Professionals tend to like a bigger bass for stage use. Because, in loud environments, bass leaks quite easily. This is different from what I’ve seen among hobbyists. I think this is why IEMs like the Westone W60 or W80 haven’t been too popular among audiophiles for pop music, while pop artists love performing with them. They have a big bass ideal for stage performances.
Image courtesy of Spiral Ears’ Facebook page
Professionals generally work with a huge variety of gear – all with different output impedances, noise floors, etc. Have you taken this into account design-wise?
Yes! When we were developing the KL-REF, Yamazaki-san visited several local studios to talk to their engineers and find out their preferences – how they use IEMs when mixing music. So, I think the KL-REF definitely has the essence of a studio item.
Do you plan on working with more musicians, or do you intend to maintain a more consumer-aimed focus?
Well, the problem with this kind of growth is – again – production capacity. Honestly, my company’s size… where I am right now is fine for me. But sometimes, expansion can be great too. If you look at 64Audio, for example, they started with five members and I heard they have over eighty members now!
I guess that is the side-effect of expansion. If you want to cater to professionals and what-not, you have to be ready for the workload.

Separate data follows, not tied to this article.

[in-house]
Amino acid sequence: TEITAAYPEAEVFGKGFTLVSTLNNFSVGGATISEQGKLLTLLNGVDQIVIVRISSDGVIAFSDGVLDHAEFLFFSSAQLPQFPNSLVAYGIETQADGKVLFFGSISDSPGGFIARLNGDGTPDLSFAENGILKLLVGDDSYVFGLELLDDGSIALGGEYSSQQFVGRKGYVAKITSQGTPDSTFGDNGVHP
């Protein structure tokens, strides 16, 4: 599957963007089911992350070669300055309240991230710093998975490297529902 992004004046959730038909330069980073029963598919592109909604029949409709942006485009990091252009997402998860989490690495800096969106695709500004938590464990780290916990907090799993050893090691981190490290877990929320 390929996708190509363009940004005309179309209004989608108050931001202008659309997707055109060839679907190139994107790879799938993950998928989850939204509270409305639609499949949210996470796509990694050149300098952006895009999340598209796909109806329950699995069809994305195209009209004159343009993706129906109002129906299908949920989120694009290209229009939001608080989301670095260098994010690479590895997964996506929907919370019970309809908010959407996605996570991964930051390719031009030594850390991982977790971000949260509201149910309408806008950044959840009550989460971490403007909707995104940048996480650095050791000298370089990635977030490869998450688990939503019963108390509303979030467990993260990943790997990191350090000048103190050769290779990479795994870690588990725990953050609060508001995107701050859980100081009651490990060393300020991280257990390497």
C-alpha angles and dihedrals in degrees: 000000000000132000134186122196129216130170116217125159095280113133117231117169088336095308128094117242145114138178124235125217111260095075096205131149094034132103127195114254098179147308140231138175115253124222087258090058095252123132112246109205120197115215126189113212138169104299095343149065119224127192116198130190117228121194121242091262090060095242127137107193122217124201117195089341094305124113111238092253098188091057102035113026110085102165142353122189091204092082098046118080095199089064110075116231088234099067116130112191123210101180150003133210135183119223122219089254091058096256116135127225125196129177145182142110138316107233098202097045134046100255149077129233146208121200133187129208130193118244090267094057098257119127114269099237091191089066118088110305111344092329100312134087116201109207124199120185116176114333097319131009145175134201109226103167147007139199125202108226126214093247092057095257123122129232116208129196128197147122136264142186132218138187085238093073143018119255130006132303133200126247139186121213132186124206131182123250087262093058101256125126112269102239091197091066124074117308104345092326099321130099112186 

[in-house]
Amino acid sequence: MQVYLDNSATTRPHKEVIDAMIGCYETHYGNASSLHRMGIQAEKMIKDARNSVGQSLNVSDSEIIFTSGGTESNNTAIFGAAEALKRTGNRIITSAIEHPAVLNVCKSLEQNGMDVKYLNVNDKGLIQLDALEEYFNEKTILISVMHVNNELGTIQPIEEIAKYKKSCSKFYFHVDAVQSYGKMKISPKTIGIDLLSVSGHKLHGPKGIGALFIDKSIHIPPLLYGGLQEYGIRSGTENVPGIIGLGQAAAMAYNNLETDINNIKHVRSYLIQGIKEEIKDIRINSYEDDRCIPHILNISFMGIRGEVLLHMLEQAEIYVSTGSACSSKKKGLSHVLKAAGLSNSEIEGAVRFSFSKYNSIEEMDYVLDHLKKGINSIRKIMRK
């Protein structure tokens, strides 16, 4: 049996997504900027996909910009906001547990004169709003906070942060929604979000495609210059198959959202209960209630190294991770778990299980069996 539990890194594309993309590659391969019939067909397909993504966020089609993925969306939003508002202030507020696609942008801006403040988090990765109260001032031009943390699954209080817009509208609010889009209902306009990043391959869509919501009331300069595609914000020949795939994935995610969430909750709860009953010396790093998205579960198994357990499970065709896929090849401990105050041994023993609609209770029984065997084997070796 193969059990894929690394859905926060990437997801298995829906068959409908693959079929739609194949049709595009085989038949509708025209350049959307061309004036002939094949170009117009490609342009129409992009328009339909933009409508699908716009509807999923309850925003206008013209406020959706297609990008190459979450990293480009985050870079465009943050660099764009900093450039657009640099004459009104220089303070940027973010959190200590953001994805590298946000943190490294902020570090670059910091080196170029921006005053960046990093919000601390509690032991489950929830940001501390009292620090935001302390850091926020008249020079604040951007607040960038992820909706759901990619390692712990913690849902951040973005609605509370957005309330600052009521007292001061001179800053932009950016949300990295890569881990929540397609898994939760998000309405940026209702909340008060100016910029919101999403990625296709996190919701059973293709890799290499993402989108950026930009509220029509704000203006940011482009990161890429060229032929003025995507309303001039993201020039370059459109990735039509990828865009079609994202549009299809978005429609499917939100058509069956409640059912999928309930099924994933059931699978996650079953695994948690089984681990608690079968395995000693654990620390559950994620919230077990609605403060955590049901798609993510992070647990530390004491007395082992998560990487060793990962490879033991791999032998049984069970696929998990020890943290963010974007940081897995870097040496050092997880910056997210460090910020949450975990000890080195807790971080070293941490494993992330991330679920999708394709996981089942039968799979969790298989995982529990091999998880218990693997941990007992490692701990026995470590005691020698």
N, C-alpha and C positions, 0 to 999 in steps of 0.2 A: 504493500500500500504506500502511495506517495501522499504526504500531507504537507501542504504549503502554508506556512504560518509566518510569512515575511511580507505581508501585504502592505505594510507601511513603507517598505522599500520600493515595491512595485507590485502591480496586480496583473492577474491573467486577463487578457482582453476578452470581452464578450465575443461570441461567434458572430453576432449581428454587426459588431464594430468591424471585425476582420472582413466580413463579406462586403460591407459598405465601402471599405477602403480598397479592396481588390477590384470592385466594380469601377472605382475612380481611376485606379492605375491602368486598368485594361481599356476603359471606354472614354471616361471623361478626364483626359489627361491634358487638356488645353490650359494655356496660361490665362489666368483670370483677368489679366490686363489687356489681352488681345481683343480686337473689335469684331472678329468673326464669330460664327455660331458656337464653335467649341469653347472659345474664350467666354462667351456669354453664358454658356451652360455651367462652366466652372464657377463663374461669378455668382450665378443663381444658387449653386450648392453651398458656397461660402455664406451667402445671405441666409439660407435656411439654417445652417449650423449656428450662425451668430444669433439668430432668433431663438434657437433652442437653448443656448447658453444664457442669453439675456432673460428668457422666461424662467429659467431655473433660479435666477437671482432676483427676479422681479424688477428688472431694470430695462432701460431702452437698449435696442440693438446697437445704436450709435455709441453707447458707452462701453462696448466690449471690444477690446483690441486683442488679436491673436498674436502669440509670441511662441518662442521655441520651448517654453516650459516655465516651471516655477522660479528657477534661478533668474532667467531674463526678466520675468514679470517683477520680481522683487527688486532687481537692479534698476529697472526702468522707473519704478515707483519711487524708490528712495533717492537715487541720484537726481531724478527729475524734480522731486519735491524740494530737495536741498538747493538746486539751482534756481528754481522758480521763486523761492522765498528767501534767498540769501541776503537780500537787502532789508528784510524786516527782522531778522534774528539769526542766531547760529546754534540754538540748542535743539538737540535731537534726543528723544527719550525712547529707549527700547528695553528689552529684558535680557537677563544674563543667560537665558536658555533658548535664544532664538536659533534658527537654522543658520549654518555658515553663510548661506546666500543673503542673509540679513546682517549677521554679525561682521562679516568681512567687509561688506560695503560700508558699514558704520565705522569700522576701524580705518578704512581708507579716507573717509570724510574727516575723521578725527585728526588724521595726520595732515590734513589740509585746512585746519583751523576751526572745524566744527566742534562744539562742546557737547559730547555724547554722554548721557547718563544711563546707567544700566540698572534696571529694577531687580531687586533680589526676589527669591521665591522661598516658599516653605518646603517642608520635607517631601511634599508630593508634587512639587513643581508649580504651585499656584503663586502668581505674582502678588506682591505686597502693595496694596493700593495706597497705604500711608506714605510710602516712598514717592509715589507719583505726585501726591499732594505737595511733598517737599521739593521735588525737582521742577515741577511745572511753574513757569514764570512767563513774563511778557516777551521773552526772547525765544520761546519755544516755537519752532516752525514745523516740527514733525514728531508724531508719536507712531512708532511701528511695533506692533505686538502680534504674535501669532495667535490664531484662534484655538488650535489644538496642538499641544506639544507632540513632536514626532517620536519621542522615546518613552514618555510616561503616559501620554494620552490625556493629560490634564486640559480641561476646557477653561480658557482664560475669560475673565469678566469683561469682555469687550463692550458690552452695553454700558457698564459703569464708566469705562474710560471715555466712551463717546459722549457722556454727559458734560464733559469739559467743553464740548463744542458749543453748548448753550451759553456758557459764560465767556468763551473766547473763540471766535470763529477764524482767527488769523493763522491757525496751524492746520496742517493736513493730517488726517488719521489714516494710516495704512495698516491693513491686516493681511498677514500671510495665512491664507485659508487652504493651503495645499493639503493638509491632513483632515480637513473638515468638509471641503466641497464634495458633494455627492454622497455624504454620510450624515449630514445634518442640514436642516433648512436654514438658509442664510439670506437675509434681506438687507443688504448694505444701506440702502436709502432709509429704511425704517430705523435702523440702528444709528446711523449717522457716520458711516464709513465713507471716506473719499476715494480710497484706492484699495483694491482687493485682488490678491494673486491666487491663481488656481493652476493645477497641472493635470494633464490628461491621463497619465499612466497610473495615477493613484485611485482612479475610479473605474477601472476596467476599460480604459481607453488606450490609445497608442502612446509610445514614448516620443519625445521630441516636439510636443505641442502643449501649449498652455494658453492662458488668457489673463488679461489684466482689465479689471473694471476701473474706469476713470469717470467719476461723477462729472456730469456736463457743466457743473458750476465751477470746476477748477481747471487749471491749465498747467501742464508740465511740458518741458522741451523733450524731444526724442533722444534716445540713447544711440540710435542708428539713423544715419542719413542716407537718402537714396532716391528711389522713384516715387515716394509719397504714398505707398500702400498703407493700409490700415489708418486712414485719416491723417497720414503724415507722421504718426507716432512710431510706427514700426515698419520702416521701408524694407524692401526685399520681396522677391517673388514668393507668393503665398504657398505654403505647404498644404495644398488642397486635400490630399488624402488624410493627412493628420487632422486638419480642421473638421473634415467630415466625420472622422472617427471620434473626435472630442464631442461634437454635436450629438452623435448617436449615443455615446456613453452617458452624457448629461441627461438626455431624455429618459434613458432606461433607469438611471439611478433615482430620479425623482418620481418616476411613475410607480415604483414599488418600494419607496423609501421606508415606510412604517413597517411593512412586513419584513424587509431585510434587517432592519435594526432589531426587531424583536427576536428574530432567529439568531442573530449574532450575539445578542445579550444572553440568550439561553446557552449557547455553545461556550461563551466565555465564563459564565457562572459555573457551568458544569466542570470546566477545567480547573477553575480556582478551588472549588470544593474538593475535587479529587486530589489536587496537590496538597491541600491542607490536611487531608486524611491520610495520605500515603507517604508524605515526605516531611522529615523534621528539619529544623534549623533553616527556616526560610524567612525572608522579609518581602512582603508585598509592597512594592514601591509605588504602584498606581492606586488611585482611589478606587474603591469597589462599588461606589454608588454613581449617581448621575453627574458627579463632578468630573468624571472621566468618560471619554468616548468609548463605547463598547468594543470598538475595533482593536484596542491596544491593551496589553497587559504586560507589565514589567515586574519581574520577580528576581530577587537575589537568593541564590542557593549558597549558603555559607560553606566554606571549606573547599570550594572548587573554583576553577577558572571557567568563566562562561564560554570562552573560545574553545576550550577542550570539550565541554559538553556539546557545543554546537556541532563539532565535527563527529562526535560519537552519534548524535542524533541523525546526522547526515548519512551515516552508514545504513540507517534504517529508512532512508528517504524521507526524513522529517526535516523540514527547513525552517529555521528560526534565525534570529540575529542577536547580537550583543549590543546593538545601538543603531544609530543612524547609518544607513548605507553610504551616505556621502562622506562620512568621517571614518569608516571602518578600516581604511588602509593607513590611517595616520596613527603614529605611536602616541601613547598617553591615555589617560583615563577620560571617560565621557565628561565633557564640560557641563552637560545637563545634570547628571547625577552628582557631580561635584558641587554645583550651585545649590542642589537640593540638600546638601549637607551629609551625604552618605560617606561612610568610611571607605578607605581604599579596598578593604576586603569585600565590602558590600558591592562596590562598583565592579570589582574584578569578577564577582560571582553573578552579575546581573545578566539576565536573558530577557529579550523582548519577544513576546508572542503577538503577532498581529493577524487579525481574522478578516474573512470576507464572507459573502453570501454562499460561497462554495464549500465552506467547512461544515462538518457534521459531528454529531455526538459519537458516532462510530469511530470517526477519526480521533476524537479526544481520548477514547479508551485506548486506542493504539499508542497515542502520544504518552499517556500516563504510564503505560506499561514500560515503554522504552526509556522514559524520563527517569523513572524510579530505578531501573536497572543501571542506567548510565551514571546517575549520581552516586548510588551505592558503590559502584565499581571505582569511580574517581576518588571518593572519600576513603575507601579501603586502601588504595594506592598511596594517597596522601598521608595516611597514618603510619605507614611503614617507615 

I think expansion can be good, because you’ll be able to share your product with the rest of the world. But, that’s a secondary goal to me. My number one goal is to always create the most high-quality, most special product I can. The size of my company… it doesn’t really matter to me.
I see… Well that’s very honorable, I think. It shows you truly do have a passion for hand-crafting these IEMs as an artform; not just as a business… which transitions perfectly onto the topic of your famous – sometimes notorious – Raden faceplates!
Ah, yes. I have lots of backorders there. (laughs)
I think they’re very unique because they incorporate true, authentic Japanese artistry – tapestry almost – into your IEMs. In the past, I believe Raden was done with a substance called Urushi oil?
Yes, traditional Raden was done with Urushi oil. But, we create our artwork with UV-cured resin.
What inspired you to sort of combine modern technology with ancient, traditional artforms?
It actually started six years ago with an old customer of mine from Kyoto, who asked me to reshell his Shure SE530 with mother-of-pearl faceplates. It was a simple reshell; all I had to do was shape the material and apply it onto the faceplate. That was my introduction to the material itself. But some time later, I became inspired by Raden when I saw the artform on rice bowls and other traditional products. They had very impressive Sakura-inspired designs on them. It was then that I wondered whether or not I could attempt the same techniques, but in faceplate design. I immediately started researching the process and attempting it myself.
How does it feel to know that you’re – in some way – representing Japan with each and every pair you sell – knowing that anyone could point at a Raden faceplate and instantly tell, “Oh, that’s Japanese!” Don’t you feel a bit of that pride?
Hmm… yeah, I think so! (laughs) I never really recognised it as a symbol of Japan when I started it. But when I think about it, I guess it is Japanese! (laughs)